Depending on clinical situation, consider collecting both cultures and NAAT especially in symptomatic patients 2014 Antimicrobial Resistance in N. gonorrhoeae A Review NAAT Increase in the number of cases diagnosed due to higher sensitivity and specificity of test NAAT may be the only available testing method in some jurisdictions However, culture is strongly recommended because

it allows for testing of antimicrobial susceptibility Where NAAT is routinely used, sentinel surveillance mechanisms using culture are important to ensure continued monitoring for antimicrobial resistance 2014 Antimicrobial Resistance in N. gonorrhoeae A Review CULTURE Critical for improved public health monitoring of antimicrobial resistance and trends Provides clinicians with important case management information Cultures obtained less than 48 hours after

exposure may give false negative results 2014 Antimicrobial Resistance in N. gonorrhoeae A Review DIAGNOSIS Cultures are particularly important in the following situations: In suspected pelvic inflammatory disease Where there is an increased probability or a suspected treatment failure In symptomatic MSM If the infection was acquired in a geographical area with high rates of antimicrobial resistance

2014 Antimicrobial Resistance in N. gonorrhoeae A Review SPECIMENS Asymptomatic Patients Take specimen from any exposed site Cervical or vaginal culture or NAAT Urethral culture or NAAT Rectal culture or validated NAAT and/or Pharyngeal culture or validated NAAT Urine NAAT if urethral swab or pelvic examination is not practical 2014

Antimicrobial Resistance in N. gonorrhoeae A Review SPECIMENS *Symptomatic Patients * Take specimen from any exposed site Cervical or vaginal culture or NAAT Urine NAAT if urethral swab or pelvic exam not practical Urethral culture or NAAT if patient has urethral syndrome * Rectal culture or validated NAAT if anogenital symptoms 2014

Antimicrobial Resistance in N. gonorrhoeae A Review MANAGEMENT Appropriate samples based on site of exposure and test type should be obtained prior to treatment Presumptive treatment is to be provided for: Syndromic management: Or if patient is being treated as a contact Mucopurulent cervicitis Non-gonococcal urethritis Epididymitis Pelvic inflammatory disease When making treatment decisions, relevant history, physical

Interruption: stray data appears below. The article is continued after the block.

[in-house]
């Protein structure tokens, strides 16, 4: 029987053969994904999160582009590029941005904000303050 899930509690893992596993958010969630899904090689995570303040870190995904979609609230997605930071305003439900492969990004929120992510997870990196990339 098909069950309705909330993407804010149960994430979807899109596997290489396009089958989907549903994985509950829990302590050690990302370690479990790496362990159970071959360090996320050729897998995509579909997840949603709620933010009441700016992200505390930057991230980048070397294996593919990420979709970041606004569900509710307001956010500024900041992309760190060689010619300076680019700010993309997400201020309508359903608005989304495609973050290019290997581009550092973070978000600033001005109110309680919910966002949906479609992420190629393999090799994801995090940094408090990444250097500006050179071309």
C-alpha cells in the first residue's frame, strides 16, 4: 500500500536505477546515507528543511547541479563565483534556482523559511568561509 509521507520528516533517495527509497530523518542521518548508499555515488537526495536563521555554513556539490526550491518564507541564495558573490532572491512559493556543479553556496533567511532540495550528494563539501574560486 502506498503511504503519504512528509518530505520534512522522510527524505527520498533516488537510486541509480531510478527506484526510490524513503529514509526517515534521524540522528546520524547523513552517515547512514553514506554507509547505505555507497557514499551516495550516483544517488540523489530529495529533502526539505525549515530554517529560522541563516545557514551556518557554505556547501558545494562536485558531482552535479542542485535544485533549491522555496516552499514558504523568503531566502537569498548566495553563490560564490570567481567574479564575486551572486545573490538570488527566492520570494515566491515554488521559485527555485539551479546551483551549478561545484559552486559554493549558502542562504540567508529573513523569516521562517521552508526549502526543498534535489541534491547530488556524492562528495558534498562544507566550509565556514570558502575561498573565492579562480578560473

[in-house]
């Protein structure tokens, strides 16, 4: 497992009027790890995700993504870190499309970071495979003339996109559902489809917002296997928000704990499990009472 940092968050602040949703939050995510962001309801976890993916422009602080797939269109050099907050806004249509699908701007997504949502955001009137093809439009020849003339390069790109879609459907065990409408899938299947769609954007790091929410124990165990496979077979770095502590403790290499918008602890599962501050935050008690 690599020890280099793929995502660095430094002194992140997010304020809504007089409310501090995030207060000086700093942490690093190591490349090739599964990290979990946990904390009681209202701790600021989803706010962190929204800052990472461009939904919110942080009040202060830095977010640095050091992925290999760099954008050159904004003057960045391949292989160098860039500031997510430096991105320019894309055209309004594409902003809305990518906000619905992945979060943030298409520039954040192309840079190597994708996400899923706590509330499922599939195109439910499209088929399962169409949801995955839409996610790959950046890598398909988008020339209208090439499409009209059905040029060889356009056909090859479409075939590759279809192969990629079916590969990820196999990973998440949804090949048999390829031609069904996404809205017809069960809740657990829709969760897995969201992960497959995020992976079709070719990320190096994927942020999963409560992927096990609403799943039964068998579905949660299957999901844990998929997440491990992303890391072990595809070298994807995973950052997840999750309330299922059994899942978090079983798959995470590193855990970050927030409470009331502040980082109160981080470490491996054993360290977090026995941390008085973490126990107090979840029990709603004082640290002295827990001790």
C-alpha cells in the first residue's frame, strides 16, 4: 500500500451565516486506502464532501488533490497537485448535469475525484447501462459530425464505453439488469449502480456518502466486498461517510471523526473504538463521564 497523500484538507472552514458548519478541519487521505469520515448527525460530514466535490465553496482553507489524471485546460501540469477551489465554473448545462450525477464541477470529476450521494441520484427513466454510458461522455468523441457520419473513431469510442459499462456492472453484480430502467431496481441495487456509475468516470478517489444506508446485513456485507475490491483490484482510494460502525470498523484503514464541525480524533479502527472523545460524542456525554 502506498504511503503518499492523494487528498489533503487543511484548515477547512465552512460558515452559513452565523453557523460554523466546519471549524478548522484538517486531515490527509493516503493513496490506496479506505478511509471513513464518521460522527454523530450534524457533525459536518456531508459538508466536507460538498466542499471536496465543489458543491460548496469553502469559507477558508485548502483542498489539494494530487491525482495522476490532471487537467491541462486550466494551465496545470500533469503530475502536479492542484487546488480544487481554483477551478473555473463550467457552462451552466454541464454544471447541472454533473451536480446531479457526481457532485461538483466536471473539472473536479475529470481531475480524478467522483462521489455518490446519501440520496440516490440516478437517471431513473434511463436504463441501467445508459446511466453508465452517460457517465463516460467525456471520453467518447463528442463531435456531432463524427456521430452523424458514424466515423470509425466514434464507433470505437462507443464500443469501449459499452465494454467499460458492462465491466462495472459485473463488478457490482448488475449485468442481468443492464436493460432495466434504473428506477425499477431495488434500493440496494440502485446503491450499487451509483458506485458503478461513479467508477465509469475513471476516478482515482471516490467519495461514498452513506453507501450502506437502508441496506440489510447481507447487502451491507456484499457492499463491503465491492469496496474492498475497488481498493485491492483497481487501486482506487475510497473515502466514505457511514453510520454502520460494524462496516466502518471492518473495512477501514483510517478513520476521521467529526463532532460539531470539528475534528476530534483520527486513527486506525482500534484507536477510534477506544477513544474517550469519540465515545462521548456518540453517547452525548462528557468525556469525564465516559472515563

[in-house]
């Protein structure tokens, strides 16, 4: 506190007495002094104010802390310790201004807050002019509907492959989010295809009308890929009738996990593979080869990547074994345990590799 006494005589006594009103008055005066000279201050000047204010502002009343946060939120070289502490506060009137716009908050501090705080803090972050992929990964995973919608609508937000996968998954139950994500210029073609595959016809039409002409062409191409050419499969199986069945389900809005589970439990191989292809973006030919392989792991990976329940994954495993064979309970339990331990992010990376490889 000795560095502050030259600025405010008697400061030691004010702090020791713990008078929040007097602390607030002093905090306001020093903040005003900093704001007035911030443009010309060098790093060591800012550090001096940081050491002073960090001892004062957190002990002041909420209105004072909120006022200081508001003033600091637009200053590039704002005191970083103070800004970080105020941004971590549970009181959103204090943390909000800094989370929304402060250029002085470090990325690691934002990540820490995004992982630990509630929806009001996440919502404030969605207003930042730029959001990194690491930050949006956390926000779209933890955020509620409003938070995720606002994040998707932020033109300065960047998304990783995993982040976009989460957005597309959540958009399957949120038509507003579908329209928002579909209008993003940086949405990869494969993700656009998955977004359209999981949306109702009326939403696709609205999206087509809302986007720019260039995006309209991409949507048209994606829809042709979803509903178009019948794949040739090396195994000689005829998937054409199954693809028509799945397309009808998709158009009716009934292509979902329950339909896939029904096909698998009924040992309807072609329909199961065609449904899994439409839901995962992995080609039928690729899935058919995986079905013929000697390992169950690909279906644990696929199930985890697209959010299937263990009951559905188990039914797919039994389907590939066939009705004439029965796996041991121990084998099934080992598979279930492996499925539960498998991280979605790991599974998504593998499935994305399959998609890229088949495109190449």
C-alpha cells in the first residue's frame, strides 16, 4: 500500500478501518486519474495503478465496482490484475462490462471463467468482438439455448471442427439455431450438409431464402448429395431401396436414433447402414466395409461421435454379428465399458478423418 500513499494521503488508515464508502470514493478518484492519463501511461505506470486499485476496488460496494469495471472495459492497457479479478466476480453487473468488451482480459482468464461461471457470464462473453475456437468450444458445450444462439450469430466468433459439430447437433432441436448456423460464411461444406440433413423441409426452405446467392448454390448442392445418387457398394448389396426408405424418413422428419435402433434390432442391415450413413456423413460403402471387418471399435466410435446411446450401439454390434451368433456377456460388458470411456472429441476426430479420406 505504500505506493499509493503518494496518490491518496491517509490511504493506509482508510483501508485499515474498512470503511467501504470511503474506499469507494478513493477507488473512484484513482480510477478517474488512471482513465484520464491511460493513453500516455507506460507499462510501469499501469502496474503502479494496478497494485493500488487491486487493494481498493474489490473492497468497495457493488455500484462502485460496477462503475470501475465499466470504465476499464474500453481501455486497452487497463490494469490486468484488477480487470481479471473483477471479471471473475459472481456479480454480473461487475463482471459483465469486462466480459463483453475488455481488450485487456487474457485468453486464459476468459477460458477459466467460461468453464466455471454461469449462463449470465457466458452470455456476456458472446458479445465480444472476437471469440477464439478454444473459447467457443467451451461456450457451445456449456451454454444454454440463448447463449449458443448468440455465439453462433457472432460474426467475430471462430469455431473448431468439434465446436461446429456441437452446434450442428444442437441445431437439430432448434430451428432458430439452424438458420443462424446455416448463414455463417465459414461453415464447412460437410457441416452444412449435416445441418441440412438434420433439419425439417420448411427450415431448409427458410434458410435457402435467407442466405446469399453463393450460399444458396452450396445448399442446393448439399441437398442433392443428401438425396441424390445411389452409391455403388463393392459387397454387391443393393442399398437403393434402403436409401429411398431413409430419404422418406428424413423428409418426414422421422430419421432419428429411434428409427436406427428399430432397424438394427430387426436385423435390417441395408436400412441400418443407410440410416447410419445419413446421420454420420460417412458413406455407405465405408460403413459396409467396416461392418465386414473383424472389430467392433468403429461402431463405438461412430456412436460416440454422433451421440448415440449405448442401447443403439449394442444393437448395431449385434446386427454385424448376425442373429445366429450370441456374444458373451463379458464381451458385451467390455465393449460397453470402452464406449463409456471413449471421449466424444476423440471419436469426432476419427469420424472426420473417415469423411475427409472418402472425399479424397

examination and epidemiologic factors should be considered 2014 Antimicrobial Resistance in N. gonorrhoeae A Review TREATMENT Monotherapy should be avoided To help prevent the spread of antimicrobial resistant gonorrhea Using medications with two different mechanisms of action may also improve treatment efficacy Combination therapy also provides effective treatment for chlamydia given high rates of

concomitant infections 2014 Antimicrobial Resistance in N. gonorrhoeae A Review TREATMENT Cephalosporins Cefixime treatment failures in MSM have recently been documented Ceftriaxone + azithromycin is recommended as the preferred treatment for gonococcal infections in MSM 2014

Antimicrobial Resistance in N. gonorrhoeae A Review TREATMENT Azithromycin should not be used as monotherapy. Resistance has been reported. Exception: when cephalosporins are contraindicated Azithromycin History of anaphylactic reaction to penicillin Allergy to cephalosporins Cross-sensitivity between penicillin and 2nd or 3rd generation cephalosporins is low, but if patient has history of immediate hypersensitivity reaction to penicillin, may also react to cephalosporins 2014

Antimicrobial Resistance in N. gonorrhoeae A Review TREATMENT Uncomplicated anogenital infection (urethral, rectal) and pharyngeal infection 9 years of age Preferred treatment Ceftriaxone 250 mg IM in a single dose + Azithromycin 1 g PO in a single dose Full treatment details at: http://www.phac-aspc.gc.ca/std-mts/sti-its/cgsti-ldcits/section-5-6-eng.php 2014 Antimicrobial Resistance in N. gonorrhoeae A Review TREATMENT Uncomplicated anogenital infection (urethral, rectal) only

in adults and youth ( 9 years), excluding MSM is: Preferred treatment Cefixime 800 mg PO in a single dose + Azithromycin 1 g PO in a single dose Full treatment details at: http://www.phac-aspc.gc.ca/std-mts/sti-its/cgsti-ldcits/section-5-6-eng.php 2014 Antimicrobial Resistance in N. gonorrhoeae A Review TREATMENT Due to the rapid increase in quinolone-resistant gonorrhea, quinolones are no longer recommended Quinolones should ONLY be given as an alternative treatment IF:

Antimicrobial susceptibility testing is available and quinolone susceptibility is demonstrated OR Quinolones Local quinolone resistance is under 5% AND a test of cure can be performed. 2014 Antimicrobial Resistance in N. gonorrhoeae A Review TREATMENT Full treatment recommendations, including alternative treatments available The Public Health Agency of Canadas Canadian STI Guidelines: http://www.phac-aspc.gc.ca/std-mts/sti-its/cgsti-ldcits/section-5-6-eng.php